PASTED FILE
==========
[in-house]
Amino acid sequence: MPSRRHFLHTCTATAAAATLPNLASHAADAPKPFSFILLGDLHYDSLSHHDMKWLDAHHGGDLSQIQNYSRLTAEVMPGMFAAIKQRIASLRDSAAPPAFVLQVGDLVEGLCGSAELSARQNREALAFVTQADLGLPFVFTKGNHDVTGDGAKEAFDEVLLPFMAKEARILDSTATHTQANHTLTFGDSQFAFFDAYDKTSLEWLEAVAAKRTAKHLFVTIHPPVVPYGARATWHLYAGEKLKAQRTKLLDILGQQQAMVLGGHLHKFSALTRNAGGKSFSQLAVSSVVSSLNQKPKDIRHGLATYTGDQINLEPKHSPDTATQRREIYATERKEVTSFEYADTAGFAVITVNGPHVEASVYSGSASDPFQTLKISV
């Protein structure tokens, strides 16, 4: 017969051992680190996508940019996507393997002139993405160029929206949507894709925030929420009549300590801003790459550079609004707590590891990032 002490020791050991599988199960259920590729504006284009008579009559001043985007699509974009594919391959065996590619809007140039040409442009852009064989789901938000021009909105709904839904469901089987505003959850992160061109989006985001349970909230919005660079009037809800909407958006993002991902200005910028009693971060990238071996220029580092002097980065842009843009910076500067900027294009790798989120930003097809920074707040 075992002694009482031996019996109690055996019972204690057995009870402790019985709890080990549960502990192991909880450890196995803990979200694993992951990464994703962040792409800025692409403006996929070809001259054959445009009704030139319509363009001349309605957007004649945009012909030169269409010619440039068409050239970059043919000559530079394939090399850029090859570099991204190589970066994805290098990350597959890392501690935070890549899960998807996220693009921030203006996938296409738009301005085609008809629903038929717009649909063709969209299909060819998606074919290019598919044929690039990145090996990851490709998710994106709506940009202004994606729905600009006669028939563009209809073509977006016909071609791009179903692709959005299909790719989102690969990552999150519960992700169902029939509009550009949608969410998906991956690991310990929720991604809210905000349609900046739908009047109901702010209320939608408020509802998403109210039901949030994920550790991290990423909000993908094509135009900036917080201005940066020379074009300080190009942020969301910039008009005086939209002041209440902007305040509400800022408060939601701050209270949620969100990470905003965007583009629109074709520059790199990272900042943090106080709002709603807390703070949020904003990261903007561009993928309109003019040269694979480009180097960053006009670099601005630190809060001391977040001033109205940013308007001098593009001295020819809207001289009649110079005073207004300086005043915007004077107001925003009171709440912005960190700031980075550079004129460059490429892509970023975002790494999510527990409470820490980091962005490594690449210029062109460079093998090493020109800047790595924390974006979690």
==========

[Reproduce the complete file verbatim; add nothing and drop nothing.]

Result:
[in-house]
Amino acid sequence: MPSRRHFLHTCTATAAAATLPNLASHAADAPKPFSFILLGDLHYDSLSHHDMKWLDAHHGGDLSQIQNYSRLTAEVMPGMFAAIKQRIASLRDSAAPPAFVLQVGDLVEGLCGSAELSARQNREALAFVTQADLGLPFVFTKGNHDVTGDGAKEAFDEVLLPFMAKEARILDSTATHTQANHTLTFGDSQFAFFDAYDKTSLEWLEAVAAKRTAKHLFVTIHPPVVPYGARATWHLYAGEKLKAQRTKLLDILGQQQAMVLGGHLHKFSALTRNAGGKSFSQLAVSSVVSSLNQKPKDIRHGLATYTGDQINLEPKHSPDTATQRREIYATERKEVTSFEYADTAGFAVITVNGPHVEASVYSGSASDPFQTLKISV
């Protein structure tokens, strides 16, 4: 017969051992680190996508940019996507393997002139993405160029929206949507894709925030929420009549300590801003790459550079609004707590590891990032 002490020791050991599988199960259920590729504006284009008579009559001043985007699509974009594919391959065996590619809007140039040409442009852009064989789901938000021009909105709904839904469901089987505003959850992160061109989006985001349970909230919005660079009037809800909407958006993002991902200005910028009693971060990238071996220029580092002097980065842009843009910076500067900027294009790798989120930003097809920074707040 075992002694009482031996019996109690055996019972204690057995009870402790019985709890080990549960502990192991909880450890196995803990979200694993992951990464994703962040792409800025692409403006996929070809001259054959445009009704030139319509363009001349309605957007004649945009012909030169269409010619440039068409050239970059043919000559530079394939090399850029090859570099991204190589970066994805290098990350597959890392501690935070890549899960998807996220693009921030203006996938296409738009301005085609008809629903038929717009649909063709969209299909060819998606074919290019598919044929690039990145090996990851490709998710994106709506940009202004994606729905600009006669028939563009209809073509977006016909071609791009179903692709959005299909790719989102690969990552999150519960992700169902029939509009550009949608969410998906991956690991310990929720991604809210905000349609900046739908009047109901702010209320939608408020509802998403109210039901949030994920550790991290990423909000993908094509135009900036917080201005940066020379074009300080190009942020969301910039008009005086939209002041209440902007305040509400800022408060939601701050209270949620969100990470905003965007583009629109074709520059790199990272900042943090106080709002709603807390703070949020904003990261903007561009993928309109003019040269694979480009180097960053006009670099601005630190809060001391977040001033109205940013308007001098593009001295020819809207001289009649110079005073207004300086005043915007004077107001925003009171709440912005960190700031980075550079004129460059490429892509970023975002790494999510527990409470820490980091962005490594690449210029062109460079093998090493020109800047790595924390974006979690």